V.3. Marking flows
Add the following two lines to your CBR agent definitions.

$udp0 set class_ 1
$udp1 set class_ 2

The parameter 'fid_' stands for 'flow id'.

Now add the following piece of code to your Tcl script, preferably at the beginning after the simulator object has been created, since this is a part of the simulator setup.

$ns color 1 Blue
$ns color 2 Red

This code allows you to set different colors for each flow id.

Nam snap shot

Now you can start the script again and one flow should be blue, while the other one is red. Watch the link from node n2 to n3 for a while, and you will notice that after some time the distribution between blue and red packets isn't too fair anymore (at least that's the way it is on my system). In the next section I'll show you how you can look inside this link's queue to find out what is going on there.


V.4. Monitoring a queue
You only have to add the following line to your code to monitor the queue for the link from n2 to n3.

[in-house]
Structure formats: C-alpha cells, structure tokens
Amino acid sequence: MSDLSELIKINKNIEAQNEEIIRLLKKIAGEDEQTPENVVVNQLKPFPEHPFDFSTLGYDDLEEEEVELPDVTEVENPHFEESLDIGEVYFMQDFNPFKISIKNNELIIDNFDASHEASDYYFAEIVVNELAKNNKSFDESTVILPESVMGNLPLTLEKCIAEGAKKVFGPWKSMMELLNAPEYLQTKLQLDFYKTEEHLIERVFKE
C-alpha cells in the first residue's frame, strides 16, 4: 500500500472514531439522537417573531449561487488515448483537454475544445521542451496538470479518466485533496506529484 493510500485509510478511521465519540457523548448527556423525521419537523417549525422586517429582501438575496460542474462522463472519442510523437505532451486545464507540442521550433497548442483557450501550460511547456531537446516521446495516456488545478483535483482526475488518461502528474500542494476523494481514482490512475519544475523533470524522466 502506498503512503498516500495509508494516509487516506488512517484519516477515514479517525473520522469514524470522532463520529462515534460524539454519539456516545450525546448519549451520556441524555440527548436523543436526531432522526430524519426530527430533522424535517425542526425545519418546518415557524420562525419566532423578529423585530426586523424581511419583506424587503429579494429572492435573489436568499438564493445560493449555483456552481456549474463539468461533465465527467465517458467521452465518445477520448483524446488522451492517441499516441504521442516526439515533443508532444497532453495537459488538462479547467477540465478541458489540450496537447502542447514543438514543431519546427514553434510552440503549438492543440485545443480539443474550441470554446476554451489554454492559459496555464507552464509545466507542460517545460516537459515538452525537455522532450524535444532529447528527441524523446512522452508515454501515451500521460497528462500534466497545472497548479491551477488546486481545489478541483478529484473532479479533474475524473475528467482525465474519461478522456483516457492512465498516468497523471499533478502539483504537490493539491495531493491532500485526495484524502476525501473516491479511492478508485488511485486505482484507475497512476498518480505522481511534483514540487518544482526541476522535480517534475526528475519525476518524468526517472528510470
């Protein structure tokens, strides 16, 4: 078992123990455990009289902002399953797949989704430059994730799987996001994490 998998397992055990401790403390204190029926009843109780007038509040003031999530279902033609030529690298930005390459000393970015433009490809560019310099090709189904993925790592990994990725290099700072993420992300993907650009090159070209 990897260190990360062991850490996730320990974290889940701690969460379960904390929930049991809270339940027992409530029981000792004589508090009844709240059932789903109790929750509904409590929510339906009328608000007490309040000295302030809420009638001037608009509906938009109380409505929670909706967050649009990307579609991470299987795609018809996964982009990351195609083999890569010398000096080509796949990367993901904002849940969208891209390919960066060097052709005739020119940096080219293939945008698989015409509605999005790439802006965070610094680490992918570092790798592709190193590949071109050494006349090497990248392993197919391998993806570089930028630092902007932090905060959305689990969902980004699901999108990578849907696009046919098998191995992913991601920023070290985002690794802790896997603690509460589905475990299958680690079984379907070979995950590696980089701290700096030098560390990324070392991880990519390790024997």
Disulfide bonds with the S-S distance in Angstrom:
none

$ns duplex-link-op $n2 $n3 queuePos 0.5
Start ns again and you will see a picture similar to the one below after a few moments.

Nam snap shot

You can see the packets in the queue now, and after a while you can even see how the packets are being dropped, though (at least on my system, I guess it might be different in later or earlier releases) only blue packets are being dropped. But you can't really expect too much 'fairness' from a simple DropTail queue. So let's try to improve the queueing by using a SFQ (stochastic fair queueing) queue for the link from n2 to n3. Change the link definition for the link between n2 and n3 to the following line.

$ns duplex-link $n3 $n2 1Mb 10ms SFQ     
The queueing should be 'fair' now. The same amount of blue and red packets should be dropped.

Nam snap shot

You can download the full example here.